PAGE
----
News / Asia

Suspected Uighurs From China Remain in Limbo in Thailand

Suspected Uighurs are transported back to a detention facility in the town of Songkhla in southern Thailand after visiting women and children at a separate shelter, March 26, 2014.
Suspected Uighurs are transported back to a detention facility in the town of Songkhla in southern Thailand after visiting women and children at a separate shelter, March 26, 2014.
More than 400 suspected Uighurs from China, including young children, have been apprehended in Thailand in recent weeks and are waiting to find out their fate. Chinese authorities are pressing the Thai government to send them back to China, but those detained deny they are Chinese Uighurs and want to go to Turkey.
 
Diplomatic discussions with Thai officials about the 426 people in detention have been initiated by several countries, including China and the United States.
 
Two groups are being held; one in the Thai capital, the other in the southern province Songhkla.
 
The largest group was discovered during a March 12 raid on a trafficking camp on a rubber plantation.
 
Authorities say it is unprecedented for such a large, relatively prosperous and varied group of suspected Uighurs, which includes dozens of toddlers and their burqa-clad mothers, to have been apprehended in Thailand.
 
Investigators are certain they are mostly Uighurs from China’s Xinjiang region, where the ethnic minority faces discrimination and religious oppression.
 
China has announced it is cracking down on separatists in the region where there have been fatal clashes between Uighurs and Han Chinese.
 
Phil Robertson, the Asia deputy director for Human Rights Watch, is calling on Thailand not to send the families back to China because of the risk of persecution. He said there are signs that Chinese authorities have been mischaracterizing the refugees to try to clear the way for their return.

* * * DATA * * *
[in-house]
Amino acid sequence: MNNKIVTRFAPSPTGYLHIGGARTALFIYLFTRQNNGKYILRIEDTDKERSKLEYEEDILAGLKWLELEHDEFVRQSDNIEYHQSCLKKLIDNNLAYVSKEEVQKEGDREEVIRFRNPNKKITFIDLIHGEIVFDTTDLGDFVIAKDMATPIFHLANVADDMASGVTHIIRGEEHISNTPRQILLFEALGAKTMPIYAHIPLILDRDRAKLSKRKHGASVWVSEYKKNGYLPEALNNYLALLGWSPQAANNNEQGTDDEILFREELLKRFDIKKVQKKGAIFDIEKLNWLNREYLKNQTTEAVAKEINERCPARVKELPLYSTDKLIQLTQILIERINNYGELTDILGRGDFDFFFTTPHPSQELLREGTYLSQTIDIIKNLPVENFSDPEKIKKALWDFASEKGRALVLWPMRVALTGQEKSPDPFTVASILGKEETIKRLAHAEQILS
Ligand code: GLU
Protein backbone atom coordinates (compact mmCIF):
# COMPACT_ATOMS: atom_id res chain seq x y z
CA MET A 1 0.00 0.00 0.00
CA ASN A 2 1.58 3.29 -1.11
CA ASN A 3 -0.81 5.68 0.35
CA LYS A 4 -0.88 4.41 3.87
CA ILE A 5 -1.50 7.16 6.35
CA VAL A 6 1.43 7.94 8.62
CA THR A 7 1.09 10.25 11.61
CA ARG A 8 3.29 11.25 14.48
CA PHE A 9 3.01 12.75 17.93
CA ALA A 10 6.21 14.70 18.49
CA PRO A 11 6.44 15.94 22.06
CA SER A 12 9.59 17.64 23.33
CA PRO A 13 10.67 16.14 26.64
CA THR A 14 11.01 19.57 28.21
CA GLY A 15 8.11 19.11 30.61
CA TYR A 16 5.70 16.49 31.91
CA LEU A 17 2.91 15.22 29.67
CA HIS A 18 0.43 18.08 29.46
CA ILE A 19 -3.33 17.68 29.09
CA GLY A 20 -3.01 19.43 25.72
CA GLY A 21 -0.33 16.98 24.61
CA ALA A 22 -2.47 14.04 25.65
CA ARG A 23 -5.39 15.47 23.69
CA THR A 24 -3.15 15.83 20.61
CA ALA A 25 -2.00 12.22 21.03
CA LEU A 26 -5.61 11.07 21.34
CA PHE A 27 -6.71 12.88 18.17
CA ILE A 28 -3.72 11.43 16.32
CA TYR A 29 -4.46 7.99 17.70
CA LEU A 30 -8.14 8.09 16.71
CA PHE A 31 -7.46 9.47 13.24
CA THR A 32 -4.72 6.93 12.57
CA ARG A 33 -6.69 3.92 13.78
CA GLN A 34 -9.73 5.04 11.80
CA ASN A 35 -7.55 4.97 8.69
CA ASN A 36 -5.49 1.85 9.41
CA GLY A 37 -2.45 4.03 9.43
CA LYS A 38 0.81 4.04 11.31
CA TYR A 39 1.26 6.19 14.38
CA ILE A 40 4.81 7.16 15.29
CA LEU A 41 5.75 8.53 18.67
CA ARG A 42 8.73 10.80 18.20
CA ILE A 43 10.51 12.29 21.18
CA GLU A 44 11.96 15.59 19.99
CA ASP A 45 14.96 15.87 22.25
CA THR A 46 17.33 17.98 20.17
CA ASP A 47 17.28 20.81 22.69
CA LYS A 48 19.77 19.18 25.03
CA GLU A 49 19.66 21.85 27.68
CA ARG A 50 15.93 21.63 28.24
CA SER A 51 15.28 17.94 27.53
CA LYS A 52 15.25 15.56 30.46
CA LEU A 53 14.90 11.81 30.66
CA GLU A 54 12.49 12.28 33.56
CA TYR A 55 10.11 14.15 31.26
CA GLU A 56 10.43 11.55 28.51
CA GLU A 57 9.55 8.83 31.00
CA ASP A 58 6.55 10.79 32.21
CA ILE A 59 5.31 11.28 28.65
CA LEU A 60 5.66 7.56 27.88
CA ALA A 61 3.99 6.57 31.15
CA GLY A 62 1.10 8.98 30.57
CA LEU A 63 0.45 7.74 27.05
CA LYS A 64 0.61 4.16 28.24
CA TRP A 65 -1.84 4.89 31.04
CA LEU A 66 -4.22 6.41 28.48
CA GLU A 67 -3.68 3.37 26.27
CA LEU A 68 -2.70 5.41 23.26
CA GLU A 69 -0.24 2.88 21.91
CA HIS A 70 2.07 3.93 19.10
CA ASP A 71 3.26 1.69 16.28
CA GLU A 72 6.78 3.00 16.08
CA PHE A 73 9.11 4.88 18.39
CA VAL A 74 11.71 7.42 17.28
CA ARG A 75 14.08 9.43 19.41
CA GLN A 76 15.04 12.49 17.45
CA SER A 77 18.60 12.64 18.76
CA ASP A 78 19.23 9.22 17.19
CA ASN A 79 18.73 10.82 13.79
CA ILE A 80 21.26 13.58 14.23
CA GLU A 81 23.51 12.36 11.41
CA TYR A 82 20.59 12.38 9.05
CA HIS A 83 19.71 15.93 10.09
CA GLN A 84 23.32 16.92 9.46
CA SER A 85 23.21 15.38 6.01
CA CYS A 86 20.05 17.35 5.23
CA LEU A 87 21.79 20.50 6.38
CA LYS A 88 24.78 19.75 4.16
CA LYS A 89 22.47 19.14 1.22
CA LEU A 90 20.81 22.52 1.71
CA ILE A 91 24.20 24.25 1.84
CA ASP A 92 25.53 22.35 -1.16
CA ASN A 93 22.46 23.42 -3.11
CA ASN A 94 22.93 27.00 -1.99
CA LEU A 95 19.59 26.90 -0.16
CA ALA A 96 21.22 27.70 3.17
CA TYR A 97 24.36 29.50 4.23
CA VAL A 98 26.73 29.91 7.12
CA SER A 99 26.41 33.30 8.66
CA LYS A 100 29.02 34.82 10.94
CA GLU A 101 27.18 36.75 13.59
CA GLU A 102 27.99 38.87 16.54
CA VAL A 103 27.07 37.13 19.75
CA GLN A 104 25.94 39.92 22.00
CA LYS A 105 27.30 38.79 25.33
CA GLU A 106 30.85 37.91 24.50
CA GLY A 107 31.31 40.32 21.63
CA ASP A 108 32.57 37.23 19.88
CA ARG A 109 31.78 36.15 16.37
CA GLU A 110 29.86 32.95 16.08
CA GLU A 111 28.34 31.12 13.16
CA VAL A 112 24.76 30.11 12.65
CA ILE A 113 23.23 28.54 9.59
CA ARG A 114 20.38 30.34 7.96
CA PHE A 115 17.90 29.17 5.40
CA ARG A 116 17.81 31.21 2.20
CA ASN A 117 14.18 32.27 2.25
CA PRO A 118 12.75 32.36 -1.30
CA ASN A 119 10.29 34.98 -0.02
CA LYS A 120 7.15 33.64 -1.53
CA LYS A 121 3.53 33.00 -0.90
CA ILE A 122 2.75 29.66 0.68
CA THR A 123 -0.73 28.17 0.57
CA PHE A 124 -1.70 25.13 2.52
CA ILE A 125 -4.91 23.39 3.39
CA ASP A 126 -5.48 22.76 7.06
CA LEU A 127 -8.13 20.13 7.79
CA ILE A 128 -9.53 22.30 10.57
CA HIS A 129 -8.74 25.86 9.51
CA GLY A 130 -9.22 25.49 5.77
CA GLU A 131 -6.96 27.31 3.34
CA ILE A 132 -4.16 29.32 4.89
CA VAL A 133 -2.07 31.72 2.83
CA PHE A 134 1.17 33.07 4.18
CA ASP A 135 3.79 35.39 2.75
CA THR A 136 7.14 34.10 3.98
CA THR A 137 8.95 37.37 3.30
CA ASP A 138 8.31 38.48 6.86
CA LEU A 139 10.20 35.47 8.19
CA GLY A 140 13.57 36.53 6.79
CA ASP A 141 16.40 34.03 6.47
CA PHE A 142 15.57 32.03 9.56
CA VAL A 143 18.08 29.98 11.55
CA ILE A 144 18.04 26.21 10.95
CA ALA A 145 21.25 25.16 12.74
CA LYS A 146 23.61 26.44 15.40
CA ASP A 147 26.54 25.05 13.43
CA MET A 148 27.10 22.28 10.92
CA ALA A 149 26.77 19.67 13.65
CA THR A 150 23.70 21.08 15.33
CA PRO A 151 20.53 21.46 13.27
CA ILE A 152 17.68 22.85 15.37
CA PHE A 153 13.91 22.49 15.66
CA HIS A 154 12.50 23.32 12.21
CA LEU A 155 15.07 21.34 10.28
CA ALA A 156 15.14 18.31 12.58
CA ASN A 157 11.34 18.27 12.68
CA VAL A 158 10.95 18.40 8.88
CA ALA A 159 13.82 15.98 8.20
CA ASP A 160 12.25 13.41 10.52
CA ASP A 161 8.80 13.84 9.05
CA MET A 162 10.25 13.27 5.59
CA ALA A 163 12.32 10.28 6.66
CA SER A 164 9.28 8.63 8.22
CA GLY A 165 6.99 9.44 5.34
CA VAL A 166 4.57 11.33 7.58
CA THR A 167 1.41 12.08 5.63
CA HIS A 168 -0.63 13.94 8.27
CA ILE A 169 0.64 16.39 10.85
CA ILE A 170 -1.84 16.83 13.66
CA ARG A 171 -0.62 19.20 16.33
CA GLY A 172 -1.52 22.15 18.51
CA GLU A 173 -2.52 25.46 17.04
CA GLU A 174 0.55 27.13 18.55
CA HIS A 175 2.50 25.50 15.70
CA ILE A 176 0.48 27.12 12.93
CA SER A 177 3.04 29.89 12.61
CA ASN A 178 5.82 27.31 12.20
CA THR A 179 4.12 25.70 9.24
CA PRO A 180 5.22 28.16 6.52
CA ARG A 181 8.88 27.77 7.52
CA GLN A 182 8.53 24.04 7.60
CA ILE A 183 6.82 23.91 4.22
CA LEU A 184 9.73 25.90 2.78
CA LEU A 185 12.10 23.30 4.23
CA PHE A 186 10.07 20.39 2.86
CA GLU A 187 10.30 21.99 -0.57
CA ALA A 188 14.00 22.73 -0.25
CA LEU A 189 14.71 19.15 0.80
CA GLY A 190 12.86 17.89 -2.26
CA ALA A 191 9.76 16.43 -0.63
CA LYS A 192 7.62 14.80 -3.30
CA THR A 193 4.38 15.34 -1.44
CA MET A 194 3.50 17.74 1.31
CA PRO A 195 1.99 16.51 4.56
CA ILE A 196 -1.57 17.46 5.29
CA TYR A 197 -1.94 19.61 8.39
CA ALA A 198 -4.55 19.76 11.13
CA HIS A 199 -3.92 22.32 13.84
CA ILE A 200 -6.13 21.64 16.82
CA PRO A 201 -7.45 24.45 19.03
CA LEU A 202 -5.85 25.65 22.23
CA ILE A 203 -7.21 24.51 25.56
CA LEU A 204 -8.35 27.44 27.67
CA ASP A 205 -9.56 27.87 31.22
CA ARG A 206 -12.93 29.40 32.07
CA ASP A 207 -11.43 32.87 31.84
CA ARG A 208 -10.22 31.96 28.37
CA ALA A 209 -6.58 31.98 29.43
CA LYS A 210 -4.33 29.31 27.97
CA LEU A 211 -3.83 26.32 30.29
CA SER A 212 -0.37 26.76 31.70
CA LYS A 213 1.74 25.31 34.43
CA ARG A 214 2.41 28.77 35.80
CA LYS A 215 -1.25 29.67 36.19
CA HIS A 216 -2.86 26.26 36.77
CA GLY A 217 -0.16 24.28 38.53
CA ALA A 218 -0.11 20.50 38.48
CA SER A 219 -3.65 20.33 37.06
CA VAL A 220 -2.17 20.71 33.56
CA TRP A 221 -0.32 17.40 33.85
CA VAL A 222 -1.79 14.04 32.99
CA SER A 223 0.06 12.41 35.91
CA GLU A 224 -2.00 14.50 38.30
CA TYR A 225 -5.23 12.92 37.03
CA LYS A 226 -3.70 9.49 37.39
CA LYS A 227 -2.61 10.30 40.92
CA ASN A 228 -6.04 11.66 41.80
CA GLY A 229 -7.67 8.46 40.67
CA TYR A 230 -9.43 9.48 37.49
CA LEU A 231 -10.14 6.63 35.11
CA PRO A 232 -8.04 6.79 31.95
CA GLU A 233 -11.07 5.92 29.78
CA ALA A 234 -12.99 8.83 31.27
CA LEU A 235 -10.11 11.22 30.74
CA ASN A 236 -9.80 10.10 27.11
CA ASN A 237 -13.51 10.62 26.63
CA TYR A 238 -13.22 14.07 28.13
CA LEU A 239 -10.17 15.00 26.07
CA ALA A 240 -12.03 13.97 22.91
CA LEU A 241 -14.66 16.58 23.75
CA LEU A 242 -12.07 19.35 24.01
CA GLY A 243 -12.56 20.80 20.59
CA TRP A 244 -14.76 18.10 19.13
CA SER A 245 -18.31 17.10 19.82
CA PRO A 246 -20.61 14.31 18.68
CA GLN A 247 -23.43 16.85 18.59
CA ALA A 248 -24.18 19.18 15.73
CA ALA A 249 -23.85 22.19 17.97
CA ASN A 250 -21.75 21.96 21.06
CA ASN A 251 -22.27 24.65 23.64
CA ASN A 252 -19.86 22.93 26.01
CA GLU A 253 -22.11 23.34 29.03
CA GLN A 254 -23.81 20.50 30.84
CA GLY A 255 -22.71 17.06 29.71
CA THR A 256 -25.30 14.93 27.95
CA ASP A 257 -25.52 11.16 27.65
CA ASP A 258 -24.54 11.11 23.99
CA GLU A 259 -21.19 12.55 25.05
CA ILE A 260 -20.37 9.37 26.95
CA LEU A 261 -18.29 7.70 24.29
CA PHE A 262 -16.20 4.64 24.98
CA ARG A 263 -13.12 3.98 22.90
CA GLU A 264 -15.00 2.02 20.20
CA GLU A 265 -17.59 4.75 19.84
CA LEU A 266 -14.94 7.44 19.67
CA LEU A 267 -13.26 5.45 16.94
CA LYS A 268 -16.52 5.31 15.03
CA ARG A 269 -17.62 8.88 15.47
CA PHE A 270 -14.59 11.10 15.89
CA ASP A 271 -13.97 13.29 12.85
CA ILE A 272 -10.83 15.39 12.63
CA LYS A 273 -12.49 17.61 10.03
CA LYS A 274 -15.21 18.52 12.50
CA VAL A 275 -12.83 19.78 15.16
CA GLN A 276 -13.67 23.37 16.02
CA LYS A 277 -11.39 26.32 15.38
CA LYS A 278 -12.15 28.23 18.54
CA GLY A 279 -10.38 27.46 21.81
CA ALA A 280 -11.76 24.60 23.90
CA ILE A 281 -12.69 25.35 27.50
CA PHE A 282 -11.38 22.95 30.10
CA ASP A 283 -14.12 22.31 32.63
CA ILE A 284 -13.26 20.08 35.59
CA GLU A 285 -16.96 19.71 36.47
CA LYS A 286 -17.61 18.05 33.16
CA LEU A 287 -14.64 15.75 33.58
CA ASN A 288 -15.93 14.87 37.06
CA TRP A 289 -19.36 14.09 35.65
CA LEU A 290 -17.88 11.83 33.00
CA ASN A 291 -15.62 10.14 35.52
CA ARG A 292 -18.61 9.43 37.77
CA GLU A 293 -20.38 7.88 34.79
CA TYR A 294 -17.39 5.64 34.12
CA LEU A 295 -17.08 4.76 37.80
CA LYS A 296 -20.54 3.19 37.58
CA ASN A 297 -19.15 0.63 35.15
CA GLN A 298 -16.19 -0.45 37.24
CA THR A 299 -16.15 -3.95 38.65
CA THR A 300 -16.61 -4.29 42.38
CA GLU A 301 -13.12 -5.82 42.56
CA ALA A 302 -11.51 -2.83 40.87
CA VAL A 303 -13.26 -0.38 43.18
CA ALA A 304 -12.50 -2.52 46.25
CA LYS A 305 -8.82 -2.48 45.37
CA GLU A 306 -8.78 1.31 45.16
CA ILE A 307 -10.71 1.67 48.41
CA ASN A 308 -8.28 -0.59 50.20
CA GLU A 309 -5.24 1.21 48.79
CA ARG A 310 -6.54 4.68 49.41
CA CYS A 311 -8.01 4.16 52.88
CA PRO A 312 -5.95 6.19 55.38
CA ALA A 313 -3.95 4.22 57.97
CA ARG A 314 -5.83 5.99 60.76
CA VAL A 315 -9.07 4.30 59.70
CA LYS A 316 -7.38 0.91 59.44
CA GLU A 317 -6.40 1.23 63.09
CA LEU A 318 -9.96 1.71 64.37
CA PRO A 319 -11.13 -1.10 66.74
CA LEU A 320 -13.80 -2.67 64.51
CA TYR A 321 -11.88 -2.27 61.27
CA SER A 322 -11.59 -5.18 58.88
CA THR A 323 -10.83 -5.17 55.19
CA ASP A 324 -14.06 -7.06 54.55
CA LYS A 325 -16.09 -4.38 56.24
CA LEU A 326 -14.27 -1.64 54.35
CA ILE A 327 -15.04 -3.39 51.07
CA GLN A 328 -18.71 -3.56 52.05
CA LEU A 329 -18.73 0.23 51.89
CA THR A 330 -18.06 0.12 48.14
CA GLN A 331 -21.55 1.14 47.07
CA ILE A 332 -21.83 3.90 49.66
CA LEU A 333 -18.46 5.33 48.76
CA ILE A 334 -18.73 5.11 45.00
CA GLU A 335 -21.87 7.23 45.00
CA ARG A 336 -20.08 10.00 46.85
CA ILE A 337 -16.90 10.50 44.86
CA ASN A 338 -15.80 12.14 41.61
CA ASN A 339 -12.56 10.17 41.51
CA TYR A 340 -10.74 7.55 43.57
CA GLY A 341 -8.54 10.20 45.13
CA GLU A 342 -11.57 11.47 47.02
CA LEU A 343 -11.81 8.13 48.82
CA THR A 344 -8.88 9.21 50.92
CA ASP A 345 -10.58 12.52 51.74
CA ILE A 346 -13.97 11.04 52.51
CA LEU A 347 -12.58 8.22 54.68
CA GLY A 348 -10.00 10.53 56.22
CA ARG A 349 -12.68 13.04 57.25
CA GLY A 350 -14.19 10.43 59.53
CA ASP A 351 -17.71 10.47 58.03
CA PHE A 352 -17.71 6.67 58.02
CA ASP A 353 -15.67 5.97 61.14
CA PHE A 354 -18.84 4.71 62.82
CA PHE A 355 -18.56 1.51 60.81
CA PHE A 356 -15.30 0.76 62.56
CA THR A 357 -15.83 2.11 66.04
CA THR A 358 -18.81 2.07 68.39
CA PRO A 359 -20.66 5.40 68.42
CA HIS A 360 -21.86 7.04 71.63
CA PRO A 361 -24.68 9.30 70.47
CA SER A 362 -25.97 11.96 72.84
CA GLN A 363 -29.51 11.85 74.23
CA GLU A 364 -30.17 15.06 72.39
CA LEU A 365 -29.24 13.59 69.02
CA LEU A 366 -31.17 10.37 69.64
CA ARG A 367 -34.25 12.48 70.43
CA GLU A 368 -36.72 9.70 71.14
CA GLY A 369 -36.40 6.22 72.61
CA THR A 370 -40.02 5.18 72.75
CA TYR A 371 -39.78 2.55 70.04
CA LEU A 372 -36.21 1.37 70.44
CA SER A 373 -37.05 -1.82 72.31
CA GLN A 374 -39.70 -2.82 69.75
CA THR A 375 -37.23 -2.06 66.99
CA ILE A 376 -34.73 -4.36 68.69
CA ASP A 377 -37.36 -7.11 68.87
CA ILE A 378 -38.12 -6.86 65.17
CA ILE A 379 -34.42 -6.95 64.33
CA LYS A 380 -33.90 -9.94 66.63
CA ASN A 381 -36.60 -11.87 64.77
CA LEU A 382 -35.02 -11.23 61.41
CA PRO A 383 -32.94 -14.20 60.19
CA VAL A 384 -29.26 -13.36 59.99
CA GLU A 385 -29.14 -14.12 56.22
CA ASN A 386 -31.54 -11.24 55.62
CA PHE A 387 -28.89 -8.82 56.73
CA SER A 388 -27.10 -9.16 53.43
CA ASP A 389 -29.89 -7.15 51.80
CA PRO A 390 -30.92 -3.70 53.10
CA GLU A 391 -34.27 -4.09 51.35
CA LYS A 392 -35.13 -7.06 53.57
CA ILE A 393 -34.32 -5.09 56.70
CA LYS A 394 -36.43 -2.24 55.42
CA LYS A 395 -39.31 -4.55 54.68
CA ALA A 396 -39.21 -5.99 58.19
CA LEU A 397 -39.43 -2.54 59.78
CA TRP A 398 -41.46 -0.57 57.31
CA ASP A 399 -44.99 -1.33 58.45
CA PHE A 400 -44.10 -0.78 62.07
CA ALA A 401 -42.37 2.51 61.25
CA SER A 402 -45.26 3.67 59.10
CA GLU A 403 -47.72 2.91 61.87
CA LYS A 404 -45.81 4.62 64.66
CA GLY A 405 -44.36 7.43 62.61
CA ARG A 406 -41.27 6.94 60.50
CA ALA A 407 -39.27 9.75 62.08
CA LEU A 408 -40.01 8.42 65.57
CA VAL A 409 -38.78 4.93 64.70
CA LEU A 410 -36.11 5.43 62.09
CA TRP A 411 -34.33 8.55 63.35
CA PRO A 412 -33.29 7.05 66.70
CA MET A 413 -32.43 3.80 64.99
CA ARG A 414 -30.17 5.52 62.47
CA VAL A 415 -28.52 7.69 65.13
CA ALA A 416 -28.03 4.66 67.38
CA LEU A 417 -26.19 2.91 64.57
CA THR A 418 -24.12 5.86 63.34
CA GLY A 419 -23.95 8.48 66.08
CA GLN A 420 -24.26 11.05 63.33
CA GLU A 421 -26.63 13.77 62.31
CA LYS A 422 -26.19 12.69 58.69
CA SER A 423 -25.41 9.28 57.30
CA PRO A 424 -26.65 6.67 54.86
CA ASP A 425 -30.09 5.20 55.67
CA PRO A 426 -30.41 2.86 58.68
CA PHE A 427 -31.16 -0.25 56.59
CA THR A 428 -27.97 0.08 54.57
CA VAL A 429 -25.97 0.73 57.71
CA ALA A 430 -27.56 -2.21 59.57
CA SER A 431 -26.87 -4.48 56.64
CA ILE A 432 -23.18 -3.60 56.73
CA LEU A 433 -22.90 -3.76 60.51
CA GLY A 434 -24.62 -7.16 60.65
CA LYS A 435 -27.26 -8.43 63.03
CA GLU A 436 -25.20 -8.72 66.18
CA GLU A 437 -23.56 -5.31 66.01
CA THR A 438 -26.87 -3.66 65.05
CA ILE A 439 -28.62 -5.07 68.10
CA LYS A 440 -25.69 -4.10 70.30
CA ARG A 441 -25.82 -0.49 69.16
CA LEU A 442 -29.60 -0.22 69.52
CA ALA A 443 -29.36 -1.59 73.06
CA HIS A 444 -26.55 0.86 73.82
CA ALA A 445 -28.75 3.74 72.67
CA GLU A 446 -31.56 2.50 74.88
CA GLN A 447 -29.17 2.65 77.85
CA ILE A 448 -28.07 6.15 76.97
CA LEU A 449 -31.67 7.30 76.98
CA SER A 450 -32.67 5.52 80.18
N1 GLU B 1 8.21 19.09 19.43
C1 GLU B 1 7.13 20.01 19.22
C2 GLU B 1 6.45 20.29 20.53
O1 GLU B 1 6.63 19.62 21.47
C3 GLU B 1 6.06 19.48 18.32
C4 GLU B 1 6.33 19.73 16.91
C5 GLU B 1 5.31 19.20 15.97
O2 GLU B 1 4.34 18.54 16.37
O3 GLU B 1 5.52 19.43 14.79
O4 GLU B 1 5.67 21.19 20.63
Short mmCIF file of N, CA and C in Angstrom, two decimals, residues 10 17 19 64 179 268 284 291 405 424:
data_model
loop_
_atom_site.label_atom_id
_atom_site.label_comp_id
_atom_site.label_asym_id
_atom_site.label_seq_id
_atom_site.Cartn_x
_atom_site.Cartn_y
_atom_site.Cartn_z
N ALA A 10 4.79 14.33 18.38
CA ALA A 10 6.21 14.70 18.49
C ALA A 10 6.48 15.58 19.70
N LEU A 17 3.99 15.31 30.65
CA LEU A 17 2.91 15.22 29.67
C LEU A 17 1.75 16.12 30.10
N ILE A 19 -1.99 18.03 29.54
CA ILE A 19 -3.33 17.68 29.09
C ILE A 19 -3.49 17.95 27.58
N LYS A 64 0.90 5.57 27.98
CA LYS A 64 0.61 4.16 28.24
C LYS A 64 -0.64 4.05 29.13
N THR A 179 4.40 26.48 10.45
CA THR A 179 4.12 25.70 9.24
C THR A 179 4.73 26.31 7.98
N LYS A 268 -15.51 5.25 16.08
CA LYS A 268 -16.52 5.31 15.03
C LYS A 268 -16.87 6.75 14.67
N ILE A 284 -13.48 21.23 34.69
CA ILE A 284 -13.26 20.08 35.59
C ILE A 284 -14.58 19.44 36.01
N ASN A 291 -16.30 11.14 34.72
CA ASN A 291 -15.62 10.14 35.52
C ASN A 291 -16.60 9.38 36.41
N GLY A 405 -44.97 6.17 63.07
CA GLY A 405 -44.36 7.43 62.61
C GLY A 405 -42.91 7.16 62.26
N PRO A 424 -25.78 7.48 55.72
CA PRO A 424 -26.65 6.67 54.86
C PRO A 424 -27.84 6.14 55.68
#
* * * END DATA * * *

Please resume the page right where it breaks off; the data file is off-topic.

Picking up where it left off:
“We’ve already seen various different press accounts coming out from unnamed Thai officials that frankly have Chinese fingerprints on them that these people are terrorists, that they’re somehow intending ill will to Thailand. This is a group that is primarily made up of women and children. The concern is that China is trying to demonize them to try to pressure Thailand to send them back,” said Robertson.
 
Officials from Turkey’s embassy in Bangkok have spoken with representatives of the groups, and reports have said the diplomats are skeptical of them being from Turkey because they did not speak Turkish well.
 
But negotiations are under way for some or all of them to go to Turkey, a predominately Muslim country where many Uighurs live.
 
If that fails, Robertson said, the relevant agency of the United Nations needs to intervene.
 
“If, on the other hand, Turkey decides that they are not Turkish nationals, then it becomes a matter of Thailand needing to allow the U.N. High Commissioner for Refugees to have unfettered access to these people to conduct refugee status determination if in fact, as we suspect, they are Uighurs,” said Robertson.
 
Some activists believe the group was smuggled together from Yunnan in southwestern China overland via Vietnam and Cambodia to Thailand, intending Malaysia as their next way station.
 
Published reports characterize Kuala Lumpur as a favorite departure point to Europe for those with stolen or forged travel documents. Two Iranians on the missing Malaysia Airlines Flight 370 were attempting to get to Europe using stolen passports.

Steve Herman

A veteran journalist, Steve Herman is VOA's Southeast Asia Bureau Chief and Correspondent, based in Bangkok.

You May Like

Cambodia Seeks Official UN Maps for Vietnam Border

Notice of request comes as 2 countries open border talks Tuesday after a clash last month More

From South Africa to Vietnam, Cyclists Deliver Message Against Rhino Horns

Appalled by poaching they saw firsthand, sisters embark on tour to raise awareness in countries where rhino horn products are in demand More

Uber Wants Johannesburg Police Protection

Request follows recent protests outside ride-hailing service's Johannesburg office More

Featured Videos

Your JavaScript is turned off or you have an old version of Adobe's Flash Player. Get the latest Flash player.
New Implant Could Help Restore Movement to Paralyzed Limbsi
|| 0:00:00
...    
🔇
X
Maia Pujara
July 07, 2015 10:01 PM
A half-million people suffer spinal cord injuries each year because of car accidents, serious falls and diseases, according to the World Health Organization. Researchers are now working on a soft but strong spinal cord implant that could one day restore movement in paralyzed individuals. VOA’s Maia Pujara reports.